Friday, March 12, 2010

A Mausterpiece

I have a confession to make. For the last few months, I have been suffering. Suffering from a complete lack of interest in things around me. The scheme and pattern of life seems monotonous, with nary a break in between, to relieve this bored soul. The monotony of daily humdrum grates inside, but there is little to no interest in pursuing a solution for the same.

This extends from (remaining) relationships, interest in the happenings around me (Whoop dee doo! Women have reservation in a parliament that was founded on a bedrock of equality in the first place), movies, music and yes, even books.

A dear friend of mine had mailed me and had asked me what book I was reading at the moment. His question had me stumped, as I was unable to give a definite answer one way or the other. On one hand, I have not been reading the traditional bound books regularly of late. There have a been a couple of wrestling related biographies, two Pynchon novels I am still trying to figure out, and a whole stack of classics that I bought at a good price at the book fair, and which have been gathering dust ( and religiously cleaned) since. But it's not the same sort of reading that I had been erstwhile pursuing in school or college even.

However, there is a caveat. There has been one form of fiction which I have been doggedly pursuing for the last 7 years. That form of fiction usually associated with the younger ones of society. Our first introduction to the world of infinite colours, shapes and lessons in morality, achievement and the maze of relationships that await us in adulthood.


Sure, I follow the mainstream comic arcs like anyone else. I too await with bated breath for the resolution of the Blackest night and welcome the Return of Bruce Wayne. But outside of Marvel and DC, and to some extent Vertigo, I have been spreading my reading list and picking some true gems. Two graphic novels in particular, have made me pause and think and consequently elevate the appreciation I have for comic books.

One of these was the brilliant Aesterios Polyp, which I will write about someday, and the other one is the subject of this blog post.

Maus by Art Spiegelman.

Ever since I read The Watchmen by Alan Moore, I started thinking that maybe, just maybe, comic books could at time push and stretch into the realm of literature. Very few books have generated that kind of a response from me. I felt the same way reading Maus, aware that I held in my hand a piece of work so remarkable and so unlike anything i'd read before, that it was sure to provoke long sessions of introspection in the days ahead.

I have read, heard and watched quite a few material dealing with The Holocaust in my time. I have been horrified and saddened by those stories. But the personal connection just wasn't there. It was like reading about the World wars, looking at the maps, pausing at the fading photos in our history books, before moving onto the cold war period.

But this book! It's not just the metaphorical transformation of Jews into mice, Aryans into Cats, Poles into pigs, Americans into dogs that grabs you. No, what is remarkable is to read about the story within the story that unfolds. Art's battles with his past, his guilt whenever he sees his father, coming to terms with the baggage of his father's survival, the ending of the first part, where his father stands outside the gates of Auschwitz for the first time. Remarkable scenes the sent a shiver down the spine.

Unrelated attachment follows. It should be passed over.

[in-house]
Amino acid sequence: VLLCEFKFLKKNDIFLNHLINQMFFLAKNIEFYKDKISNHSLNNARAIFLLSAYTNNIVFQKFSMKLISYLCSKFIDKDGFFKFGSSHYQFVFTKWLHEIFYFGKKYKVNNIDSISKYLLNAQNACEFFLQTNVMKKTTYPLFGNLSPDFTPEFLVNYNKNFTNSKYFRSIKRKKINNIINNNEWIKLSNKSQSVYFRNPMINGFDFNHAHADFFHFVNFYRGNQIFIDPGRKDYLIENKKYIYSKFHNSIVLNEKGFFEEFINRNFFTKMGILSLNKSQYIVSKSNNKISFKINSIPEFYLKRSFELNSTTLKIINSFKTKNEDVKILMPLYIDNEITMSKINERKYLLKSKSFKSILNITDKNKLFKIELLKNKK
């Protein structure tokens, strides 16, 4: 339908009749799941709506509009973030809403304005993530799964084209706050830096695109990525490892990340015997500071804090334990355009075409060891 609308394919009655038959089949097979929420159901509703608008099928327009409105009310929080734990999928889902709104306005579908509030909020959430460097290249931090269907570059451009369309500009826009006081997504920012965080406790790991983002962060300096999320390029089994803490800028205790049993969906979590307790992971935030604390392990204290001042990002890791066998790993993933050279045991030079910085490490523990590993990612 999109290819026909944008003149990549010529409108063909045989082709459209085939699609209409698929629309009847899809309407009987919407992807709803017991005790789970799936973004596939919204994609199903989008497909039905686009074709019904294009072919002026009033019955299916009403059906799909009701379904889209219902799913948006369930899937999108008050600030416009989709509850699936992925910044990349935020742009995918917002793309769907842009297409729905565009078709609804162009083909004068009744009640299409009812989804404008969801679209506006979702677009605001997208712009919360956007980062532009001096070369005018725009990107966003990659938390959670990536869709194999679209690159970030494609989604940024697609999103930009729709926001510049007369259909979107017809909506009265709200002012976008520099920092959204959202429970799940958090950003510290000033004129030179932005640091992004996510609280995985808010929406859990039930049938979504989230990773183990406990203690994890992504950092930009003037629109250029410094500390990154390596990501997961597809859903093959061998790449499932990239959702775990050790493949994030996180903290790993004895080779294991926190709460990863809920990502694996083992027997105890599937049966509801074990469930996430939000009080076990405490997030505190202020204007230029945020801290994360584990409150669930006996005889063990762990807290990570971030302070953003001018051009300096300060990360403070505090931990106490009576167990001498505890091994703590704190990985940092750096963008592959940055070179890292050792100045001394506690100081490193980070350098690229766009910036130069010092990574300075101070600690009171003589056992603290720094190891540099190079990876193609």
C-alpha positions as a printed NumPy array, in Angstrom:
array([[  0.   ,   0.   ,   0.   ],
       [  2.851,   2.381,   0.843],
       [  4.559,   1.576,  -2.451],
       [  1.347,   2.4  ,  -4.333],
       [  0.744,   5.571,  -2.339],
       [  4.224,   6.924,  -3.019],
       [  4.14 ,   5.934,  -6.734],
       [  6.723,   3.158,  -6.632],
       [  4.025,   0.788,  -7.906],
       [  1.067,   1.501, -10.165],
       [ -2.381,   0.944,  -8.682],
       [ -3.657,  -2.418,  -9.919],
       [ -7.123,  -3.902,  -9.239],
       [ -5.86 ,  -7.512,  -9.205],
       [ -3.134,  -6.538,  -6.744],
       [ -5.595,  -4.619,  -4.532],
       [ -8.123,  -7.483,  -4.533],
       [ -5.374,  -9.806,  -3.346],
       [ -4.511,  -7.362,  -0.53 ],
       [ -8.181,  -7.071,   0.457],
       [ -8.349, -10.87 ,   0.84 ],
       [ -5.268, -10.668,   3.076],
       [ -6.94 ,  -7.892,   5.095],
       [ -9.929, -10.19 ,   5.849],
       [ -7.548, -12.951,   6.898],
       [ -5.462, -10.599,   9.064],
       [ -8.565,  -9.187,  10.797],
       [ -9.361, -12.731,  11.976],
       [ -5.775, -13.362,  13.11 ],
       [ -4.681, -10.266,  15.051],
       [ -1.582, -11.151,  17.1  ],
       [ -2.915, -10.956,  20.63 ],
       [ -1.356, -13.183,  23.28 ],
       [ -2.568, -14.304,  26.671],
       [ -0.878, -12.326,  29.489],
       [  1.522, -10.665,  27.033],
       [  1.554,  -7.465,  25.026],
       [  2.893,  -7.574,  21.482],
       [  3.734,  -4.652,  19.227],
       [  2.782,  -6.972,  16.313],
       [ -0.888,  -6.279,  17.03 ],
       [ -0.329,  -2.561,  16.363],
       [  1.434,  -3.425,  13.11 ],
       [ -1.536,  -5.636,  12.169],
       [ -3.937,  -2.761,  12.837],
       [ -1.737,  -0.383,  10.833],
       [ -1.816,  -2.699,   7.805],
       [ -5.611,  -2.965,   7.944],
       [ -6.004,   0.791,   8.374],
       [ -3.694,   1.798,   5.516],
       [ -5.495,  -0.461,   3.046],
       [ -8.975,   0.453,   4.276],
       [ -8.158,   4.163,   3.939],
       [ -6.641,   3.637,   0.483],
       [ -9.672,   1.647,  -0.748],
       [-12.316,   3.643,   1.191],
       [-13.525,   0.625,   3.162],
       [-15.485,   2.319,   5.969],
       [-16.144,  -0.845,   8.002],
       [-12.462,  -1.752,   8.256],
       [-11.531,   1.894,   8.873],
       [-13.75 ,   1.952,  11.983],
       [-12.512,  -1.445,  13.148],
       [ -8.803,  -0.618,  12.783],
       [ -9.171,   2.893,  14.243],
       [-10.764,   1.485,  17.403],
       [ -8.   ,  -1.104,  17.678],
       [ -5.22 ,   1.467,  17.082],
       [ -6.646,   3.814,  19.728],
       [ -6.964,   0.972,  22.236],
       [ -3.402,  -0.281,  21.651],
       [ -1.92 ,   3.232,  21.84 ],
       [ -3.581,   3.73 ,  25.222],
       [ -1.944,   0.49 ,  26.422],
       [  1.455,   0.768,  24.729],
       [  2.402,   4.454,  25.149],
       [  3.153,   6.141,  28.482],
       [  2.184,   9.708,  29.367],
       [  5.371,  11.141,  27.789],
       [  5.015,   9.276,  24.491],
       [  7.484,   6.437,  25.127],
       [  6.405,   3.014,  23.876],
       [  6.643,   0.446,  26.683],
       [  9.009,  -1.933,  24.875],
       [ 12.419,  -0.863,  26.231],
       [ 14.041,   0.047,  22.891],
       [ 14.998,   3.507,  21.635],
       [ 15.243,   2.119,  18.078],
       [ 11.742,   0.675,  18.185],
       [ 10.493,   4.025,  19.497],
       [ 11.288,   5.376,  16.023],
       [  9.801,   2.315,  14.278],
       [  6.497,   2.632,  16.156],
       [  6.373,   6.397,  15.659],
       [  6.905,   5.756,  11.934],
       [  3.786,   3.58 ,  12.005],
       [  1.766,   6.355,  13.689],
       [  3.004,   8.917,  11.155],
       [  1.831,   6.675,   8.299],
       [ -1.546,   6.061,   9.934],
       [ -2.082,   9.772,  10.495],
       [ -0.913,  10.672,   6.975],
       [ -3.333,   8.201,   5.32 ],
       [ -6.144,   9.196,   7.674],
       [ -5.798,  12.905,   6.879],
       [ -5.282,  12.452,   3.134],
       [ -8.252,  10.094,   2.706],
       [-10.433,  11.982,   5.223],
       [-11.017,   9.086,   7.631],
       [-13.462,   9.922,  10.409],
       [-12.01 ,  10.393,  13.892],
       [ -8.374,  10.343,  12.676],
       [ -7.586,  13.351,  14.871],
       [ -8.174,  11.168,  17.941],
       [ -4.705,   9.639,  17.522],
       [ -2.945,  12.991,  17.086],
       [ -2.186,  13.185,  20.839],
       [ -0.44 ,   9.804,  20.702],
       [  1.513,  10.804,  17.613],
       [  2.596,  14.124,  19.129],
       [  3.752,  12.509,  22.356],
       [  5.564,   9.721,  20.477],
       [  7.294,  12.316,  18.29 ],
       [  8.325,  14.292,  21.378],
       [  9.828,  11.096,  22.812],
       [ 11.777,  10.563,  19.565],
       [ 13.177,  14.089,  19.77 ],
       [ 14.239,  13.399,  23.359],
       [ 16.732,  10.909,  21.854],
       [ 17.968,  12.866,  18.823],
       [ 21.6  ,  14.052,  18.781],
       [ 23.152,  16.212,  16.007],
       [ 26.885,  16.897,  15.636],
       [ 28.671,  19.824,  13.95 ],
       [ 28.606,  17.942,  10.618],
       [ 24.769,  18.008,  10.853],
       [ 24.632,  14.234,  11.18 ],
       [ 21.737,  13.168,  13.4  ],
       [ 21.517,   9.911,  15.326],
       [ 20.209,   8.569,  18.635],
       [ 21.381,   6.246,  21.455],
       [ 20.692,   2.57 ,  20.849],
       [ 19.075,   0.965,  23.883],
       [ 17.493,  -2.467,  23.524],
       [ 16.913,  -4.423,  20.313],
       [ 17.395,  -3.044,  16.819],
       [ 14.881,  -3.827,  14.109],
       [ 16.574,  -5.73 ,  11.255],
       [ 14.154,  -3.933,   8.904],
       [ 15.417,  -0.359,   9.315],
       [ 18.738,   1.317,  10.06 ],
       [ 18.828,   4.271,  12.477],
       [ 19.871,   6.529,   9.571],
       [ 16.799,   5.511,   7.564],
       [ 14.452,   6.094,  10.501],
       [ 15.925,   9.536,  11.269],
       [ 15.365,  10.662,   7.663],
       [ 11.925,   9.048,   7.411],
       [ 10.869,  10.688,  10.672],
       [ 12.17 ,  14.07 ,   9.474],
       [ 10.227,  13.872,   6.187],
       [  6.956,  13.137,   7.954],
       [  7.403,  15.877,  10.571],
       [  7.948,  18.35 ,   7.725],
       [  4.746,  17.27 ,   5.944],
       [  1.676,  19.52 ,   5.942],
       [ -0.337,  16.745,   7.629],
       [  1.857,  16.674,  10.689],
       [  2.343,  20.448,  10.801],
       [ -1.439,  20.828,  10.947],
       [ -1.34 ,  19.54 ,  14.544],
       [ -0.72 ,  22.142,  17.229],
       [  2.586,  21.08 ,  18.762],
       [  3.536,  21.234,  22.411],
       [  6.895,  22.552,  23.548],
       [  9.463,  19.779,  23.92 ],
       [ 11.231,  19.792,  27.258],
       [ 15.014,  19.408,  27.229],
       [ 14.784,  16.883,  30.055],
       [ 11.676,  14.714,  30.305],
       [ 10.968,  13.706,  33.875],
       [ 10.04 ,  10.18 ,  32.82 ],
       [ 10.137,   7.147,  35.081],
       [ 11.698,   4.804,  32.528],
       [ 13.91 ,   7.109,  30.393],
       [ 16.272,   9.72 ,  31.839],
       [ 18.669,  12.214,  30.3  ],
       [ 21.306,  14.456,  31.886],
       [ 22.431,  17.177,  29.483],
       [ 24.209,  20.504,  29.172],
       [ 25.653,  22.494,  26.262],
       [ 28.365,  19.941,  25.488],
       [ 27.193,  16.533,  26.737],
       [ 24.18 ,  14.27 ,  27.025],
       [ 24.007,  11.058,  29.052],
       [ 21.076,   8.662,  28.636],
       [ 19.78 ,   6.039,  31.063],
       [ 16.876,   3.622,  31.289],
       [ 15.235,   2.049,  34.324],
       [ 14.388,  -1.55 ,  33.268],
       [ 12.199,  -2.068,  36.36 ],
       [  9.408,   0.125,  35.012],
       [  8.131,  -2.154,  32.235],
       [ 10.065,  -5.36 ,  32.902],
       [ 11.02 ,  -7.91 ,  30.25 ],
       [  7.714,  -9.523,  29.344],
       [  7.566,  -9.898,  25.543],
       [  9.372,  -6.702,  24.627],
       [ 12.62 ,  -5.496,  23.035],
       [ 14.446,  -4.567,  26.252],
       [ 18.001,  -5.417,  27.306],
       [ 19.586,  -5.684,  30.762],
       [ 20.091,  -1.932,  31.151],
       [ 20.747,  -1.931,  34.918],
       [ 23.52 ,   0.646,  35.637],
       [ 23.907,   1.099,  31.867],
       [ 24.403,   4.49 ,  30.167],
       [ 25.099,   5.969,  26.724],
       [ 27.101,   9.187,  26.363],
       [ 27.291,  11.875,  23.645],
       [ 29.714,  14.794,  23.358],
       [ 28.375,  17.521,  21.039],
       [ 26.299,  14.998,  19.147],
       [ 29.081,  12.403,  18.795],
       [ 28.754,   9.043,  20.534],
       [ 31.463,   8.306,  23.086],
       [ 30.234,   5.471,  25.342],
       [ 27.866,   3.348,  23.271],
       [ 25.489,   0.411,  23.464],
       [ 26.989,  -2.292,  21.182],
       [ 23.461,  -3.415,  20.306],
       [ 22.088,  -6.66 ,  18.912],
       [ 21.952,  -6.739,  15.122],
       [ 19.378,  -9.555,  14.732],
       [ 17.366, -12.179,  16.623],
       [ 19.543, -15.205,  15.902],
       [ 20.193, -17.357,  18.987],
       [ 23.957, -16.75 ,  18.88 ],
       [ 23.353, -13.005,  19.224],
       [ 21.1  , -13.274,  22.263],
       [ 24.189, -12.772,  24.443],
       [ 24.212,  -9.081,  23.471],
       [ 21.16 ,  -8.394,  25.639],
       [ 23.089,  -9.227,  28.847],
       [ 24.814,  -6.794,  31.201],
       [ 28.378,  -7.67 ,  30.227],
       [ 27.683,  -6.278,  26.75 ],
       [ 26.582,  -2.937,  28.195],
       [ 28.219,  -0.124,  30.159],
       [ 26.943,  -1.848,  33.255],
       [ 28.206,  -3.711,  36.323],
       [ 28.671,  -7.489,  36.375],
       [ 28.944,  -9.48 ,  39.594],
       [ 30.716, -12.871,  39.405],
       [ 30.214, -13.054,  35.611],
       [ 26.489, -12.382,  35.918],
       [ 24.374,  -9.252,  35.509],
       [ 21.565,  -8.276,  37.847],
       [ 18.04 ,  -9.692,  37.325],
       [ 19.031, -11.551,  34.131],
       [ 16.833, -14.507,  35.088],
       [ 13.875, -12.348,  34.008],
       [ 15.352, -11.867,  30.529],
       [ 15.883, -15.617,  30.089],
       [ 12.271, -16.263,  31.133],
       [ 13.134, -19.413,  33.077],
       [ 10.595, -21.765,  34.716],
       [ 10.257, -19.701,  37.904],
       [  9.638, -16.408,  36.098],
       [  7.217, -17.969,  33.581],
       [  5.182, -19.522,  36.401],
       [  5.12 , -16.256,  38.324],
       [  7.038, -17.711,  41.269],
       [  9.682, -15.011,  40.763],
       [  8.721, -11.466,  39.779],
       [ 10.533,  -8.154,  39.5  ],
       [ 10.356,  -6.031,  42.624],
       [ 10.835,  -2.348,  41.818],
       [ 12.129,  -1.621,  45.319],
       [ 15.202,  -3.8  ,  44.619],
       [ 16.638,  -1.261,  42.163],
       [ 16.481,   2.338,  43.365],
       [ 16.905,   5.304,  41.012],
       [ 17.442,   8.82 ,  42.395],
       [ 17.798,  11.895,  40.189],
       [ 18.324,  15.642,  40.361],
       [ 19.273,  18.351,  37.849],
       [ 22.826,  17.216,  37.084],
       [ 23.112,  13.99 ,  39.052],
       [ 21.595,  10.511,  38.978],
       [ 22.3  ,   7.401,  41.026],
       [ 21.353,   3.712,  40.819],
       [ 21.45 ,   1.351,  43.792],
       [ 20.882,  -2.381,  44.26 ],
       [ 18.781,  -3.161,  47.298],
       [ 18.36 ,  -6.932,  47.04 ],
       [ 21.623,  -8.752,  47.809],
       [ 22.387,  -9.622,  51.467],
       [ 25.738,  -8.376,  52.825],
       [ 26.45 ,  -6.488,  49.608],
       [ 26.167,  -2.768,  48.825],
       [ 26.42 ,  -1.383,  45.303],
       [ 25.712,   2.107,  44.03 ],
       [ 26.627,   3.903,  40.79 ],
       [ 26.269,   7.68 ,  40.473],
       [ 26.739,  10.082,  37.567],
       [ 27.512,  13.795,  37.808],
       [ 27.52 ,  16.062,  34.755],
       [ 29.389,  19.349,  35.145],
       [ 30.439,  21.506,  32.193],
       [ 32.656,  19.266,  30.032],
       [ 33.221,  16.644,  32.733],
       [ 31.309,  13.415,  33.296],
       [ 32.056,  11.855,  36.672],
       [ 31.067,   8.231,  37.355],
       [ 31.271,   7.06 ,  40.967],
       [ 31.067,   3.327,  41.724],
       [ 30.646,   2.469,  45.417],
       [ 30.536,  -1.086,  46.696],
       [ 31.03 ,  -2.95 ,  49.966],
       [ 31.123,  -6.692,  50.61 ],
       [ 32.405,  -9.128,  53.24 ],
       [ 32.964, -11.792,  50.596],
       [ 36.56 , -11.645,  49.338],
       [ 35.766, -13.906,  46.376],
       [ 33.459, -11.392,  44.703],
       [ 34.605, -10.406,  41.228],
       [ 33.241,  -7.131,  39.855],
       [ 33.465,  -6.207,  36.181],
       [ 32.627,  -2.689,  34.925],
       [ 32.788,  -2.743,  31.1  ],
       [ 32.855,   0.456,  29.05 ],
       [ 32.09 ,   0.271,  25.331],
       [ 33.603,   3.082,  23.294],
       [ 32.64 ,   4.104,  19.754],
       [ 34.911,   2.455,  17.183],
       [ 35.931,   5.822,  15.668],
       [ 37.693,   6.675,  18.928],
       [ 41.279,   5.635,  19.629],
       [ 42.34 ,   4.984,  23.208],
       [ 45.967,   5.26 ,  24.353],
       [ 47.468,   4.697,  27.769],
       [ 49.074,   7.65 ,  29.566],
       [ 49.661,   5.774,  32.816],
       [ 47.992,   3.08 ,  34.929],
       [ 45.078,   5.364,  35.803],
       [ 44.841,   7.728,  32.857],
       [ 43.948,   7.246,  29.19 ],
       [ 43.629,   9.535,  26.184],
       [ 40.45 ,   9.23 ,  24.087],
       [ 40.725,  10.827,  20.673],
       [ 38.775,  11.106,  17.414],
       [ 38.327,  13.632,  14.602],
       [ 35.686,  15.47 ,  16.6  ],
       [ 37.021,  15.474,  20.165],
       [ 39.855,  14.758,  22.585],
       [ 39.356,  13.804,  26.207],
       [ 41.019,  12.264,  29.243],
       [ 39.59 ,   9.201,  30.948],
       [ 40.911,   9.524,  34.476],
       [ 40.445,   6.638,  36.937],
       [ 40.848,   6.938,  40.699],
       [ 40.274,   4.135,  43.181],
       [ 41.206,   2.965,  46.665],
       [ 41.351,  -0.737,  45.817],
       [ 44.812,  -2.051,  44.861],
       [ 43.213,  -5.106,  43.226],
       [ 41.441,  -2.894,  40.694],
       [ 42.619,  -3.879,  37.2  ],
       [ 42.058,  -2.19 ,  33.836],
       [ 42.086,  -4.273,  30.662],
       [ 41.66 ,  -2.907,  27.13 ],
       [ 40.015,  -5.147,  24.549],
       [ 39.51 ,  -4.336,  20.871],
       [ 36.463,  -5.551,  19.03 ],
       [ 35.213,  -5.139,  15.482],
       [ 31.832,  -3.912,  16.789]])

It is a relentless merciless tale that pounds you with details of human suffering and indignity. The tragedy in the tale is not just the horrors Art's father survives, but, as another survivor puts it to Art, “It was not the best who died, nor the best who survived. It was random”. No, there are no fairy tale endings here either. We find out that Art's mom, who battles both a frail health, depression as well as oppression, still fails to find an anchor of happiness and succumbs to fatalism. Art's father survives the worst of the war, only to wage another war against loneliness, trying in vain to reconnect with a son who is more interested in his tales of past suffering, but shies away from helping Art out with his present suffering.

Two things that linger on for me. After his father talks about the gas chambers, Art comes out onto the porch with his wife, where they discuss their inability to comprehend the full extent of what his father had endured. A couple of bugs sting them and Art sprays the bugs with pesticide with a nonchalance that the Nazis had in the concentration camps. The other of course is the beautiful way he shows the Mice donning a pig's mask (assuming a polish identity) at various times, to survive in various situations. If there has been a truer depiction of the various garbs we adorn in our lives, I would love to read it.

Maus is work of brutal, honest art. There are images in there that will haunt me forever. It's as much a celebration of survival as it is an exploration of our innate darkness. It is also depressing to realise that a race which has been subject to persecution of the worst kind, today indulges in the same atrocities that were once lent upon them.

Sometimes, literature like this can make elements of nihilism seem very compelling and hard to argue against. Stuff like this can both increase your hope in humanity and decrease your optimism about the future at the same.

After reading Maus, I can no longer feel feel a twinge of embarrassment at revealing what I have been upto. My friend, I read comics. Proudly. And I am not a kid.